Growing Organic Skyscraper Could Be Part of London Skyline
A skyscraper made from recycled paper, plastic and modelled on bamboo so that it â€śgrowsâ€ť as additional floors are needed is being proposed by a French architecture firm for London, according to the Daily Mail.
The work of Chartier-Corbasson architects, the building, already dubbed â€śThe Organic Skyscraperâ€ť is being proposed for Shoreditch High Street, near the City of London.
Taking its inspiration from bamboo scaffolding used in Asia, the structure of the building could be extended over time as more floor space is needed. Each floor would be made from an interlaced network of standard size tubes and building materials sourced from waste material produced by the offices â€“ mainly old plastic bottles and recycled paper.
The architects believe every worker would produce enough paper and plastic to create enough insulated panels needed to clad new floors.
Recycling plants inside the building would compress the recycling to make the panels, so everything needed would be in-house.
The metal tubes used to build the skyscraper would use the wind to help generate energy using small turbines. The tubes would also help ventilate the building.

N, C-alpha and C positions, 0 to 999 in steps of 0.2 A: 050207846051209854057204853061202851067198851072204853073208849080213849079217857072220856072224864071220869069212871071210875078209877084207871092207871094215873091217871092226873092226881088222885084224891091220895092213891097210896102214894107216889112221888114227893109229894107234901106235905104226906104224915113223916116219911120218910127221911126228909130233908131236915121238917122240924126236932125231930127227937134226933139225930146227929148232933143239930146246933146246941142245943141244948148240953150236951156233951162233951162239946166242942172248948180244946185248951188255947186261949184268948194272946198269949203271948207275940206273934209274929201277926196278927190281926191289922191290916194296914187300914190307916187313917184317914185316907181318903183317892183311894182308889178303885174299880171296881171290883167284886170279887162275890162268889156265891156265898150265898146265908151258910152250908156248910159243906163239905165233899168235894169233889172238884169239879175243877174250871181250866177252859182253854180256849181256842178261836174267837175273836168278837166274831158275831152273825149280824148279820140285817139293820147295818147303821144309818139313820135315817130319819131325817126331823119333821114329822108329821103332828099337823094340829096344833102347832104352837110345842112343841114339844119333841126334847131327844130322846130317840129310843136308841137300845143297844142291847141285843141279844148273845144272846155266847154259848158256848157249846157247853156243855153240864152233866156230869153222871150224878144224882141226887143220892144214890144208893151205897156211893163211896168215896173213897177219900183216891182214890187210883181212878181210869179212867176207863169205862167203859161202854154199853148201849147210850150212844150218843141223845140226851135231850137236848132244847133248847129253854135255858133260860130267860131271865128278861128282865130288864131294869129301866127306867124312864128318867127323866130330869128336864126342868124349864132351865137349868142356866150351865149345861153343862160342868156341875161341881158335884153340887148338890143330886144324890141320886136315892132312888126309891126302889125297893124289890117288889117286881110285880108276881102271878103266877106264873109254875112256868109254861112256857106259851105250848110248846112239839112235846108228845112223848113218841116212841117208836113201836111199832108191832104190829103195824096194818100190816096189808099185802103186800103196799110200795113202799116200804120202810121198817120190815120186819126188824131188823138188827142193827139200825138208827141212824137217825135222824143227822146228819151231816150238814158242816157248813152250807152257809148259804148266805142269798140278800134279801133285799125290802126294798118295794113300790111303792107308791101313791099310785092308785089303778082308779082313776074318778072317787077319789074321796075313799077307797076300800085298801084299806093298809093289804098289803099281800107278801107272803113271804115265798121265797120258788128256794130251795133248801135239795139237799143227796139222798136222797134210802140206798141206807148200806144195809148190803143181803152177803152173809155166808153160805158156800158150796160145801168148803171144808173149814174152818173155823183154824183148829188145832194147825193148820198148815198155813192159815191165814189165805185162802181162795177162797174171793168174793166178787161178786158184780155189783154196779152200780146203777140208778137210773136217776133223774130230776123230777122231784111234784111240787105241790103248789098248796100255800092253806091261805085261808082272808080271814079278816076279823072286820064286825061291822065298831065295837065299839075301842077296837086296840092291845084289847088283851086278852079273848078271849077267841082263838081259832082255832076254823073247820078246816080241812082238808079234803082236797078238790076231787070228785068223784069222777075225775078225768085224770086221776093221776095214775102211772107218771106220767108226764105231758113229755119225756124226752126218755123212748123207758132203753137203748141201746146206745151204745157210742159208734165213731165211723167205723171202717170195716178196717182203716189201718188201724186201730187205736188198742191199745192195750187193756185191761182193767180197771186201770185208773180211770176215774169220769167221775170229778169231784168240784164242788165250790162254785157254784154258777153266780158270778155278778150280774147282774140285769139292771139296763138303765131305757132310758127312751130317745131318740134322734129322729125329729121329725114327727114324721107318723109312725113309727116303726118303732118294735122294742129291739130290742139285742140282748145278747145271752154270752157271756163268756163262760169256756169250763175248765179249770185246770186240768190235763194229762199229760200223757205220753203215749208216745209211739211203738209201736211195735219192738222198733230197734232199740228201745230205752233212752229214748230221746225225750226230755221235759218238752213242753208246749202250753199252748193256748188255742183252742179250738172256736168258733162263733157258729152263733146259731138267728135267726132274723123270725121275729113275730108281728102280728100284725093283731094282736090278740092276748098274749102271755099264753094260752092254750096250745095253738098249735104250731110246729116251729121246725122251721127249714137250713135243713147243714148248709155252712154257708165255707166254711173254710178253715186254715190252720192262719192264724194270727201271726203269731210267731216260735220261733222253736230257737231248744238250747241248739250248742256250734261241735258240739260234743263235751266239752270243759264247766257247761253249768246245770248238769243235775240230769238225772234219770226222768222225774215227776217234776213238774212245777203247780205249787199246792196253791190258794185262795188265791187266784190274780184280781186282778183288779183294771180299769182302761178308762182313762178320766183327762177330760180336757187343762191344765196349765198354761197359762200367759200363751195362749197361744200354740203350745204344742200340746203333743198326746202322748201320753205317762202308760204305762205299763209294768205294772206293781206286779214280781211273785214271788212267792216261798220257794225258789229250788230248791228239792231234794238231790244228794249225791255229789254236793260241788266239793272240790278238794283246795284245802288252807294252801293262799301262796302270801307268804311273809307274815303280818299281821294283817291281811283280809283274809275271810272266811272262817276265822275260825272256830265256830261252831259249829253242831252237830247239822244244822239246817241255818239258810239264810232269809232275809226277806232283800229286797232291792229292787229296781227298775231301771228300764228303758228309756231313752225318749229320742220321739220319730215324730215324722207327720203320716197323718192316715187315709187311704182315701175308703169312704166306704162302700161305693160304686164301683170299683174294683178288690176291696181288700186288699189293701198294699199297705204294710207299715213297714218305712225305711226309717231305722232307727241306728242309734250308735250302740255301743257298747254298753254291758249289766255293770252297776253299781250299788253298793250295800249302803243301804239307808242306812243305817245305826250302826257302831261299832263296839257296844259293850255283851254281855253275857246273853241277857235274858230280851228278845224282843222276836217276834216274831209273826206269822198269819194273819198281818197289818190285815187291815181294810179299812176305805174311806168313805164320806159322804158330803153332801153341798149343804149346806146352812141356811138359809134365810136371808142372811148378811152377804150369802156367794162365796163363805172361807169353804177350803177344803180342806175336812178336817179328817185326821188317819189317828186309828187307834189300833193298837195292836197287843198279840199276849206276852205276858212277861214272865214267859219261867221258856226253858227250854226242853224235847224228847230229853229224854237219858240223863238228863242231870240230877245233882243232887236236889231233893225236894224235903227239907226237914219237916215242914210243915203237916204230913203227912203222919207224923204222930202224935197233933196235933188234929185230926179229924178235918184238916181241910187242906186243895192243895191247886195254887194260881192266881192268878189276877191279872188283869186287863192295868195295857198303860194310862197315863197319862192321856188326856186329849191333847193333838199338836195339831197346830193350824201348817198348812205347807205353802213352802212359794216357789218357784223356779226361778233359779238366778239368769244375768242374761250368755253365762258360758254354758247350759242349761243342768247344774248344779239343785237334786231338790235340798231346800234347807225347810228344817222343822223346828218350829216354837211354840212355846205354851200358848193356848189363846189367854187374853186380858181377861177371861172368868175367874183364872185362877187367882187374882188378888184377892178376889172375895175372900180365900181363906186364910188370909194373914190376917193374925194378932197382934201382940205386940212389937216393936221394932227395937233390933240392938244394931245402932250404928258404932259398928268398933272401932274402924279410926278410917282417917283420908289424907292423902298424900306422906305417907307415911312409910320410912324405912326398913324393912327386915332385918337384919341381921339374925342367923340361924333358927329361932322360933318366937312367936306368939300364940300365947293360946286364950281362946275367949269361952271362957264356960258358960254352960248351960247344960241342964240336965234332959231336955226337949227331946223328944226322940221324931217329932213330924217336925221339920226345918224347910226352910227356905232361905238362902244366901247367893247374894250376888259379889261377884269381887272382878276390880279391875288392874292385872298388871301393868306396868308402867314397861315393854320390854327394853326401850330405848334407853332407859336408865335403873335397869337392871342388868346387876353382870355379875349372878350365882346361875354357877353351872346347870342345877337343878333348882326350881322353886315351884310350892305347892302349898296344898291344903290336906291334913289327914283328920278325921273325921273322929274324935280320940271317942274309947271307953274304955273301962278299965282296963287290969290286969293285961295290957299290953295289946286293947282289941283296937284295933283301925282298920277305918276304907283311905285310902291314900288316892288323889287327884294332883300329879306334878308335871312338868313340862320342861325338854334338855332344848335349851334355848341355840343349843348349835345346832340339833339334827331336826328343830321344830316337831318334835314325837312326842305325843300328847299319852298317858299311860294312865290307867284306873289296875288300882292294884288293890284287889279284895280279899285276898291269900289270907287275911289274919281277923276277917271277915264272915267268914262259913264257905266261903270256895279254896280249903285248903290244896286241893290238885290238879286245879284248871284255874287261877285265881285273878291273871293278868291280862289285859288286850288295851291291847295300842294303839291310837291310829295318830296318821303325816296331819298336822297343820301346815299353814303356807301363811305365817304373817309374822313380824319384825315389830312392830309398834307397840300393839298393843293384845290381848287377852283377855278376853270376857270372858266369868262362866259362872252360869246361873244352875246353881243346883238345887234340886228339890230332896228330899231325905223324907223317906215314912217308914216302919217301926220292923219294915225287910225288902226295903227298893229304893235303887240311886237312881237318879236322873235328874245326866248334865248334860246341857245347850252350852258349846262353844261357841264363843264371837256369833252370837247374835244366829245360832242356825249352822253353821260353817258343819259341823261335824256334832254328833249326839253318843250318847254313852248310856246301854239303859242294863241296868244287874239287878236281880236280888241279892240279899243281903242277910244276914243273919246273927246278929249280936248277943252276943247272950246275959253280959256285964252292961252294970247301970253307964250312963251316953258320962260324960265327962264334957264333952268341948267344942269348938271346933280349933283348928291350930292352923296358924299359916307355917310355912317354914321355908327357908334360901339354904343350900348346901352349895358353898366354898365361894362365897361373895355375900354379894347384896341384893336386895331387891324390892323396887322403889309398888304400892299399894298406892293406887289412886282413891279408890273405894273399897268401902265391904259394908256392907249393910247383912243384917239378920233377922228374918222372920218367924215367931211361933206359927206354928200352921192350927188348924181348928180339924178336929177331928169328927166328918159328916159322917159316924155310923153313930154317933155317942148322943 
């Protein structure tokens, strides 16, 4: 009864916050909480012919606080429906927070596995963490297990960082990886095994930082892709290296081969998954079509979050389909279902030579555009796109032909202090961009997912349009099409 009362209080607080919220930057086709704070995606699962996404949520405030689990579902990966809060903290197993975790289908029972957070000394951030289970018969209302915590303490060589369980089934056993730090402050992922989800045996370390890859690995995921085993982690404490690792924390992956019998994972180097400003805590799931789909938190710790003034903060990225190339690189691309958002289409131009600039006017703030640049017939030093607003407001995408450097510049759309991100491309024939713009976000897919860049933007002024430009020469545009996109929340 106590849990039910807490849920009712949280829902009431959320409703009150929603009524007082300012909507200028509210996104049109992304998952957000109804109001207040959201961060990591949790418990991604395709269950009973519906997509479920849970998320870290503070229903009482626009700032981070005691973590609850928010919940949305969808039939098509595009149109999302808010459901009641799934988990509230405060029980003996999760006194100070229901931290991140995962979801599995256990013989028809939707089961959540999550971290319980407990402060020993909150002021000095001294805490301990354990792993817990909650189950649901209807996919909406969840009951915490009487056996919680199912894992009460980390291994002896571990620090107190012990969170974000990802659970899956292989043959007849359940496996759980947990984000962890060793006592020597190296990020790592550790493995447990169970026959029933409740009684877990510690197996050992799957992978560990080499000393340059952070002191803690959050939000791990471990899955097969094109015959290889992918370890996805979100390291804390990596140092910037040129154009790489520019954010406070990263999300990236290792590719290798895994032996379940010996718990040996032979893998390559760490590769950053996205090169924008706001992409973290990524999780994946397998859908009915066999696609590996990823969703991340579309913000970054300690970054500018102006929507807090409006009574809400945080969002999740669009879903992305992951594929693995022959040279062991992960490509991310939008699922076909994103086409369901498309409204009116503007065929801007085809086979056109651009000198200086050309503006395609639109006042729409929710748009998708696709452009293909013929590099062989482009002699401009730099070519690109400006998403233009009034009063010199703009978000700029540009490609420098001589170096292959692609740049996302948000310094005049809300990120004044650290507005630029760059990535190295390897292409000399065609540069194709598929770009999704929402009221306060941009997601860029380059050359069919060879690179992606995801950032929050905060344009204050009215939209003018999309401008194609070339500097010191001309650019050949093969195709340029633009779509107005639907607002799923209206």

Proposed usage of floors would include office space, a conference center, coffee shops, a fitness center, restaurants and an observation deck.
The Paris firm says they are now â€ślooking for investors,â€ťÂ though new images show the design is in the advanced stages.
With the huge investment needed to fund a normal skyscraper, the architects believe â€śgrowingâ€ť a building as money is injected is a sensible option.
Photo Credit: Chartier-Corbasson/Rex Features
Energy Manager News
- Commercial Refrigeration Benefits from Efficiency and Environmental Efforts
- TechNavio Releases Commercial AC Report
- Dubuque Meeting Hears About Energy Audits
- Science-Based Targets Inspire a Smarter Investment Strategy in Retail
- Missouri Lawmakers Resume Debate on Utility Rate Hikes
- Wake Forest Drops Its Residential and C&I Electric Rates
- Submissions Now Accepted for Energy Manager Today Awards
- New York City Study Conclusion: Benchmarking Works